3) How well can the government apply these lessons?
There are reasons to doubt how well government can apply these insights as it goes about its regulatory tasks. As Sunstein writes: "It should not be necessary to acknowledge that public officials
are subject to error as well. Indeed, errors may result from one or more of the findings traced above; officials are human and may also err. The dynamics of the political process may or may not lead in the right direction."
Consider for a moment a seemingly simple policy, like improved disclosure requirements. What rule should be followed. Here's how Sunstein phrases it: "Disclosure requirements should be designed for homo sapiens, not homo economicus (the agent in economics textbooks). In addition, emphasis on certain variables may attract undue attention and prove to be misleading. If disclosure requirements are to be helpful, they must be designed to be sensitive to how people actually process information.
A good rule of thumb is that disclosure should be concrete, straightforward, simple, meaningful, timely, and salient."
Just how to apply this perspective in the case of say, the USDA food pyramid or health warnings on cigarette packages or public information on toxic chemical releases is not going to be straightforward. It made me smile that at the back of Sunstein's paper, there is an appendix about "open and transparent government" that takes 12 pages of bureaucratese to explain what the term means.
Disclosure requirements and other regulations are going to be the subject of intense lobbying, and there will be pressure from many parties to make people feel as if their politicians are being public-spirited and responsive, while continuing to conceal relevant costs and tradeoffs.
4) Is overcoming these issues unambiguously beneficial?
An often-unspoken assumption in this literature is that people are always better off if they have better information, or better disclosure rules, or a more accurate perception of risk. This isn't necessarily so. For example, a recent working paper by Jacob Goldin at Princeton's Industrial Relations Center tackles the issue of "Optimal Tax Salience." The paper is technical, but under the math is a basic intuition: if people are unaware that their marginal tax rate is rising, then they will not cut back as much on work effort. In that narrow sense, the costs of higher tax rates would be reduced. Goldin makes a case that having a mixture of taxes that are more and less salient may actually end up being better for society.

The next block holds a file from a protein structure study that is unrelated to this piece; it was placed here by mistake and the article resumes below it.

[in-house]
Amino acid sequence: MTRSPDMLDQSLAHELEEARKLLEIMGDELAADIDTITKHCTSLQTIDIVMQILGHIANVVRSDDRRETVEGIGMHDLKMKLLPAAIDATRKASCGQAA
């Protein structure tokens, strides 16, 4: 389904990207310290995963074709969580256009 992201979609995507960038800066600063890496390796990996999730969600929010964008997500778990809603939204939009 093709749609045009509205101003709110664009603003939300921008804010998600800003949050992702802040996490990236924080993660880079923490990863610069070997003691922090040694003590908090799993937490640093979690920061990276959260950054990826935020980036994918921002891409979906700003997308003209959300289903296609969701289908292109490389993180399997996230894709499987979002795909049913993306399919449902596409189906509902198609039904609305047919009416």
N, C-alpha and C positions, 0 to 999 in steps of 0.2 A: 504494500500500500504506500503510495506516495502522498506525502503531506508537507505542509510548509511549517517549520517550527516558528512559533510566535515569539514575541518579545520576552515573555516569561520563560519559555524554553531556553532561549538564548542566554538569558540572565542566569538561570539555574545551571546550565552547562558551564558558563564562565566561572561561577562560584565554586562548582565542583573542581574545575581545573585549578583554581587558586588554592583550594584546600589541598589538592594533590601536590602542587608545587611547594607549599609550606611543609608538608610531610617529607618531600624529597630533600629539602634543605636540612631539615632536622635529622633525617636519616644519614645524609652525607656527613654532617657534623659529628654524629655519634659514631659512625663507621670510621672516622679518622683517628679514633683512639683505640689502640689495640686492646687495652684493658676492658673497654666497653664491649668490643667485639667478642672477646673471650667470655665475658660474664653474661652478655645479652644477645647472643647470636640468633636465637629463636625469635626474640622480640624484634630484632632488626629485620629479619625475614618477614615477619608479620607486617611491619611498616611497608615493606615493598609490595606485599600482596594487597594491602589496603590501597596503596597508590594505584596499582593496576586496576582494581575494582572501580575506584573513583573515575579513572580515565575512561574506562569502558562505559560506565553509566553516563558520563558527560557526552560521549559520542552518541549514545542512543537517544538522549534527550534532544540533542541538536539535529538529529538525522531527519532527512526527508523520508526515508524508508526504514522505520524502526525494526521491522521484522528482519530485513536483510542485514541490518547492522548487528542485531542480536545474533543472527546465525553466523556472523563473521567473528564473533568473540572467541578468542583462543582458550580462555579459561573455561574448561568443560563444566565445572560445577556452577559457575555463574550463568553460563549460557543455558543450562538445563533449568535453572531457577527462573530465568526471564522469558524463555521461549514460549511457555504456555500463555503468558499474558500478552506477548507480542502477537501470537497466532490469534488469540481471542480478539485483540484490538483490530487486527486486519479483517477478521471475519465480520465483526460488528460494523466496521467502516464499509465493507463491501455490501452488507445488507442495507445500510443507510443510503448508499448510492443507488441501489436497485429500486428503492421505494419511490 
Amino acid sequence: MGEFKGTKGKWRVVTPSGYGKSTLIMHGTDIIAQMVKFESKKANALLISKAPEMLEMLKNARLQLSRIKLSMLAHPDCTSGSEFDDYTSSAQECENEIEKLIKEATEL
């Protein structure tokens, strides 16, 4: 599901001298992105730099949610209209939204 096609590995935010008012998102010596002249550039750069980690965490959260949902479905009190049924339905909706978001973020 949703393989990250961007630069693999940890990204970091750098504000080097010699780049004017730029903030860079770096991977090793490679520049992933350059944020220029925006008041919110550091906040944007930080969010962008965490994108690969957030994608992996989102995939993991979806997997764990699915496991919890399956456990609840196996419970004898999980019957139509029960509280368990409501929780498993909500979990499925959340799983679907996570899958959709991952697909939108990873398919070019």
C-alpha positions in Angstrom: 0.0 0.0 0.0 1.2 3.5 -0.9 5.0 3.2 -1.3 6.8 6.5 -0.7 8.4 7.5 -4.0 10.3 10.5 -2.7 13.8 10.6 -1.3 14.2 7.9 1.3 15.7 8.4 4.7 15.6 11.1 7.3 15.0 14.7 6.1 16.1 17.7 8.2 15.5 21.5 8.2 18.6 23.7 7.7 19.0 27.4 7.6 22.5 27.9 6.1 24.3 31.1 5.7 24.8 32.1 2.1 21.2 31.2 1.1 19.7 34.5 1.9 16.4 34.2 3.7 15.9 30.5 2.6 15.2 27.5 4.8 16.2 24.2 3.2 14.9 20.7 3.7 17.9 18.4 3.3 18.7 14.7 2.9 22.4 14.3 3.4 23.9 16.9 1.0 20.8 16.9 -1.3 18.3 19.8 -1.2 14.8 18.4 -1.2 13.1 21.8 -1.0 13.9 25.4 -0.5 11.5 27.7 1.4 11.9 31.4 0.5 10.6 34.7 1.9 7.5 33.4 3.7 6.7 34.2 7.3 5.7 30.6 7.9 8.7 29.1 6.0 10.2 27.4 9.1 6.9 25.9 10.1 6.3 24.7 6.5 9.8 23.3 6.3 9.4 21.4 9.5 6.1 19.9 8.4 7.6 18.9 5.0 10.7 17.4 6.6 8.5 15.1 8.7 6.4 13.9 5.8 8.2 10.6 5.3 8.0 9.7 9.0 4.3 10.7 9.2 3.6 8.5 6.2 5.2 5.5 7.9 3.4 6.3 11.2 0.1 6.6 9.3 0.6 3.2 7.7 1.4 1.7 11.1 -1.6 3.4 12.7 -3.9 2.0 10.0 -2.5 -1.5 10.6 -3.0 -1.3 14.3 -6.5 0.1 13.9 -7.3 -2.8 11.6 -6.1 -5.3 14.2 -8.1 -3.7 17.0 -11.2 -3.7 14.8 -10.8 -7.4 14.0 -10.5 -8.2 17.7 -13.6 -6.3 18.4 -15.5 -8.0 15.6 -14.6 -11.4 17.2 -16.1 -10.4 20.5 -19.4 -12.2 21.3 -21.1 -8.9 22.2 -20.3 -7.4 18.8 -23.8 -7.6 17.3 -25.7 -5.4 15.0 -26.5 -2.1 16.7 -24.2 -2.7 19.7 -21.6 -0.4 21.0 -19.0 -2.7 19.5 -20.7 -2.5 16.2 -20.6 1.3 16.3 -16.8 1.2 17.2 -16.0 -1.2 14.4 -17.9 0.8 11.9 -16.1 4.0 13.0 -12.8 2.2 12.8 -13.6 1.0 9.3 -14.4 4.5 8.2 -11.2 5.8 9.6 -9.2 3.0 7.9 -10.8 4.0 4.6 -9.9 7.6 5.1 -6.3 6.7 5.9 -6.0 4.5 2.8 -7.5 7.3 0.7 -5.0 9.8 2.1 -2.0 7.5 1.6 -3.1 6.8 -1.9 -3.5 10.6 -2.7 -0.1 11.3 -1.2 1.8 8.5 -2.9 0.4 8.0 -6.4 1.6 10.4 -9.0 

There's no reason government shouldn't be able to learn from the management and marketing literature about how to affect people's behavior. If government is going to impose a regulation, it should be designed to work better rather than worse. And yet, the point of departure of behavioral economics is that people don't always know very clearly what they want. People are affected by how questions are framed, by what information they have, by default rules, by how risks are perceived, by whether costs and benefits are immediate or long-term, and by social norms. Most of us recognize that private sector actors try to manipulate our decisions through these factors, and we are rightly skeptical that they are doing so in our own best self-interest.
Thus, I find that I tend to be more comfortable with clear-cut government actions, like readily apparent taxes and subsidies, regulations that set certain standards or forbid certain activities, or default rules where the possibility of opting-out is clearly stated. There is some virtue in having government be clunky and apparent in its actions; conversely, a government that views its task as to be more subtle and manipulative, affecting choices in ways that people can't easily perceive, seems to me a potential cause for concern. For example, I'm more comfortable with a tax on gasoline or on carbon than I am with government attempting to discourage fossil fuel use by providing the public with what some government agency has decided is the relevant, meaningful, timely, and salient information.